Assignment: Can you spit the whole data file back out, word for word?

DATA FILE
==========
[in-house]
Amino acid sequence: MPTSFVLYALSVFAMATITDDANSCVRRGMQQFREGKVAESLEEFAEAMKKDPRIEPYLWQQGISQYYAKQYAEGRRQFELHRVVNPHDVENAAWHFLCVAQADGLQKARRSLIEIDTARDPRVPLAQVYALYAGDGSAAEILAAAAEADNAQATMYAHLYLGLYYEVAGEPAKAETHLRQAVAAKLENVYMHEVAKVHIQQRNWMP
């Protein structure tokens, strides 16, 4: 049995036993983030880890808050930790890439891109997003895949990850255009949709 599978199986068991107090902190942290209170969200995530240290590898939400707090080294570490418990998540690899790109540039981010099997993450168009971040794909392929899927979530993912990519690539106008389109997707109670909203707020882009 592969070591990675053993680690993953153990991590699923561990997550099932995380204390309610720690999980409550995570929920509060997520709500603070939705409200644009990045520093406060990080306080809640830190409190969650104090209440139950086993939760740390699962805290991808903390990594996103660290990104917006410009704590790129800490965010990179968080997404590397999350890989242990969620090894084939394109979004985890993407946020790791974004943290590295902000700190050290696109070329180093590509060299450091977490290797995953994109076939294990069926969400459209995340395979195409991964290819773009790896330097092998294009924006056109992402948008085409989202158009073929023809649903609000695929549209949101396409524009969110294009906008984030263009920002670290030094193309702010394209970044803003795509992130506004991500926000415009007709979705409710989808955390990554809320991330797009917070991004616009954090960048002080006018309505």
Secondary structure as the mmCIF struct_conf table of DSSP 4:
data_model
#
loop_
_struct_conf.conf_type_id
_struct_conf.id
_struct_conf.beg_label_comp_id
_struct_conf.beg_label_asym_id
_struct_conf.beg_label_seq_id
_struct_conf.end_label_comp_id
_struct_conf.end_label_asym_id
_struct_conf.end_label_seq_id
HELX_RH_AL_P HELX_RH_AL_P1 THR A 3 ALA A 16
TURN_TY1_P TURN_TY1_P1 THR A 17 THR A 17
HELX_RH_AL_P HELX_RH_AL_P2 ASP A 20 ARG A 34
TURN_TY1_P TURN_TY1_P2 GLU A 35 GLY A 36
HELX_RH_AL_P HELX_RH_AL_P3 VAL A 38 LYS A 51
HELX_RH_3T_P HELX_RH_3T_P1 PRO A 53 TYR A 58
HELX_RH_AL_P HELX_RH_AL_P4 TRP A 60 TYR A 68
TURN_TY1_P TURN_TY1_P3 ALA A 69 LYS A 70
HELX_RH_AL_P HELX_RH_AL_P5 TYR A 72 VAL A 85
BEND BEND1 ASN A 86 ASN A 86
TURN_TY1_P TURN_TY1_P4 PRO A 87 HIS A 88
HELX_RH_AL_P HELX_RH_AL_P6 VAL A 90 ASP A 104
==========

[in-house]
Amino acid sequence: MPTSFVLYALSVFAMATITDDANSCVRRGMQQFREGKVAESLEEFAEAMKKDPRIEPYLWQQGISQYYAKQYAEGRRQFELHRVVNPHDVENAAWHFLCVAQADGLQKARRSLIEIDTARDPRVPLAQVYALYAGDGSAAEILAAAAEADNAQATMYAHLYLGLYYEVAGEPAKAETHLRQAVAAKLENVYMHEVAKVHIQQRNWMP
């Protein structure tokens, strides 16, 4: 049995036993983030880890808050930790890439891109997003895949990850255009949709 599978199986068991107090902190942290209170969200995530240290590898939400707090080294570490418990998540690899790109540039981010099997993450168009971040794909392929899927979530993912990519690539106008389109997707109670909203707020882009 592969070591990675053993680690993953153990991590699923561990997550099932995380204390309610720690999980409550995570929920509060997520709500603070939705409200644009990045520093406060990080306080809640830190409190969650104090209440139950086993939760740390699962805290991808903390990594996103660290990104917006410009704590790129800490965010990179968080997404590397999350890989242990969620090894084939394109979004985890993407946020790791974004943290590295902000700190050290696109070329180093590509060299450091977490290797995953994109076939294990069926969400459209995340395979195409991964290819773009790896330097092998294009924006056109992402948008085409989202158009073929023809649903609000695929549209949101396409524009969110294009906008984030263009920002670290030094193309702010394209970044803003795509992130506004991500926000415009007709979705409710989808955390990554809320991330797009917070991004616009954090960048002080006018309505």
Secondary structure as the mmCIF struct_conf table of DSSP 4:
data_model
#
loop_
_struct_conf.conf_type_id
_struct_conf.id
_struct_conf.beg_label_comp_id
_struct_conf.beg_label_asym_id
_struct_conf.beg_label_seq_id
_struct_conf.end_label_comp_id
_struct_conf.end_label_asym_id
_struct_conf.end_label_seq_id
HELX_RH_AL_P HELX_RH_AL_P1 THR A 3 ALA A 16
TURN_TY1_P TURN_TY1_P1 THR A 17 THR A 17
HELX_RH_AL_P HELX_RH_AL_P2 ASP A 20 ARG A 34
TURN_TY1_P TURN_TY1_P2 GLU A 35 GLY A 36
HELX_RH_AL_P HELX_RH_AL_P3 VAL A 38 LYS A 51
HELX_RH_3T_P HELX_RH_3T_P1 PRO A 53 TYR A 58
HELX_RH_AL_P HELX_RH_AL_P4 TRP A 60 TYR A 68
TURN_TY1_P TURN_TY1_P3 ALA A 69 LYS A 70
HELX_RH_AL_P HELX_RH_AL_P5 TYR A 72 VAL A 85
BEND BEND1 ASN A 86 ASN A 86
TURN_TY1_P TURN_TY1_P4 PRO A 87 HIS A 88
HELX_RH_AL_P HELX_RH_AL_P6 VAL A 90 ASP A 104